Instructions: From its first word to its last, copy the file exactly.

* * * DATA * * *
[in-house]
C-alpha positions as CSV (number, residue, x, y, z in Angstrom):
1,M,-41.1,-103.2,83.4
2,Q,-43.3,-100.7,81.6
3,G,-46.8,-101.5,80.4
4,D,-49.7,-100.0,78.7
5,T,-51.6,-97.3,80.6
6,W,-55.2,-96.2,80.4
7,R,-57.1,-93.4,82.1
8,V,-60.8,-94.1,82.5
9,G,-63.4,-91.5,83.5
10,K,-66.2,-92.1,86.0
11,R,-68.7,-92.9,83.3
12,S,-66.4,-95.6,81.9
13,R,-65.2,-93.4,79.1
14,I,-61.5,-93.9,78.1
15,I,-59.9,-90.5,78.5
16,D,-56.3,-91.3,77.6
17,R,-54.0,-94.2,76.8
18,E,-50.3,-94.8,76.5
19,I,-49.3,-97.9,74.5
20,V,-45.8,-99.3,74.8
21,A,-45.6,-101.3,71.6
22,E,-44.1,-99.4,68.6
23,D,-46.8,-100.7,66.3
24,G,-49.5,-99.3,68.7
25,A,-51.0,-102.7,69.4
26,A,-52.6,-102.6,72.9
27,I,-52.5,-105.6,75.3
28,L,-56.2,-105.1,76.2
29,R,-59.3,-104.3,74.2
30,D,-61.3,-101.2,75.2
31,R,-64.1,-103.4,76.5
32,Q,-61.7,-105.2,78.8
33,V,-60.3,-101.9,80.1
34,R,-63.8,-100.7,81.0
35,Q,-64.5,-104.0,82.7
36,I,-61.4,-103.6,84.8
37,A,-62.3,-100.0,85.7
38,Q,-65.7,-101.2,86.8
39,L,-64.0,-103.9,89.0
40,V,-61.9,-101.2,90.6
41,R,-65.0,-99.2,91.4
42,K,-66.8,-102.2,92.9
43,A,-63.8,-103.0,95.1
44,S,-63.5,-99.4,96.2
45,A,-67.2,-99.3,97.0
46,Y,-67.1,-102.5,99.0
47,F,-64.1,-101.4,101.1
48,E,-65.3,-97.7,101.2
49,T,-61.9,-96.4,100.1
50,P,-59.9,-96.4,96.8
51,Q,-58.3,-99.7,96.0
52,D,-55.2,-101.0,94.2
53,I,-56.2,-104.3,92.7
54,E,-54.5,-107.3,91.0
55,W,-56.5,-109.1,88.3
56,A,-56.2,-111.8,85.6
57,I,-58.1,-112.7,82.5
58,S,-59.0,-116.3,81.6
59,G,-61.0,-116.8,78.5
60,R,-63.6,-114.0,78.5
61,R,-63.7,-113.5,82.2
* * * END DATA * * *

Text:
[in-house]
C-alpha positions as CSV (number, residue, x, y, z in Angstrom):
1,M,-41.1,-103.2,83.4
2,Q,-43.3,-100.7,81.6
3,G,-46.8,-101.5,80.4
4,D,-49.7,-100.0,78.7
5,T,-51.6,-97.3,80.6
6,W,-55.2,-96.2,80.4
7,R,-57.1,-93.4,82.1
8,V,-60.8,-94.1,82.5
9,G,-63.4,-91.5,83.5
10,K,-66.2,-92.1,86.0
11,R,-68.7,-92.9,83.3
12,S,-66.4,-95.6,81.9
13,R,-65.2,-93.4,79.1
14,I,-61.5,-93.9,78.1
15,I,-59.9,-90.5,78.5
16,D,-56.3,-91.3,77.6
17,R,-54.0,-94.2,76.8
18,E,-50.3,-94.8,76.5
19,I,-49.3,-97.9,74.5
20,V,-45.8,-99.3,74.8
21,A,-45.6,-101.3,71.6
22,E,-44.1,-99.4,68.6
23,D,-46.8,-100.7,66.3
24,G,-49.5,-99.3,68.7
25,A,-51.0,-102.7,69.4
26,A,-52.6,-102.6,72.9
27,I,-52.5,-105.6,75.3
28,L,-56.2,-105.1,76.2
29,R,-59.3,-104.3,74.2
30,D,-61.3,-101.2,75.2
31,R,-64.1,-103.4,76.5
32,Q,-61.7,-105.2,78.8
33,V,-60.3,-101.9,80.1
34,R,-63.8,-100.7,81.0
35,Q,-64.5,-104.0,82.7
36,I,-61.4,-103.6,84.8
37,A,-62.3,-100.0,85.7
38,Q,-65.7,-101.2,86.8
39,L,-64.0,-103.9,89.0
40,V,-61.9,-101.2,90.6
41,R,-65.0,-99.2,91.4
42,K,-66.8,-102.2,92.9
43,A,-63.8,-103.0,95.1
44,S,-63.5,-99.4,96.2
45,A,-67.2,-99.3,97.0
46,Y,-67.1,-102.5,99.0
47,F,-64.1,-101.4,101.1
48,E,-65.3,-97.7,101.2
49,T,-61.9,-96.4,100.1
50,P,-59.9,-96.4,96.8
51,Q,-58.3,-99.7,96.0
52,D,-55.2,-101.0,94.2
53,I,-56.2,-104.3,92.7
54,E,-54.5,-107.3,91.0
55,W,-56.5,-109.1,88.3
56,A,-56.2,-111.8,85.6
57,I,-58.1,-112.7,82.5
58,S,-59.0,-116.3,81.6
59,G,-61.0,-116.8,78.5
60,R,-63.6,-114.0,78.5
61,R,-63.7,-113.5,82.2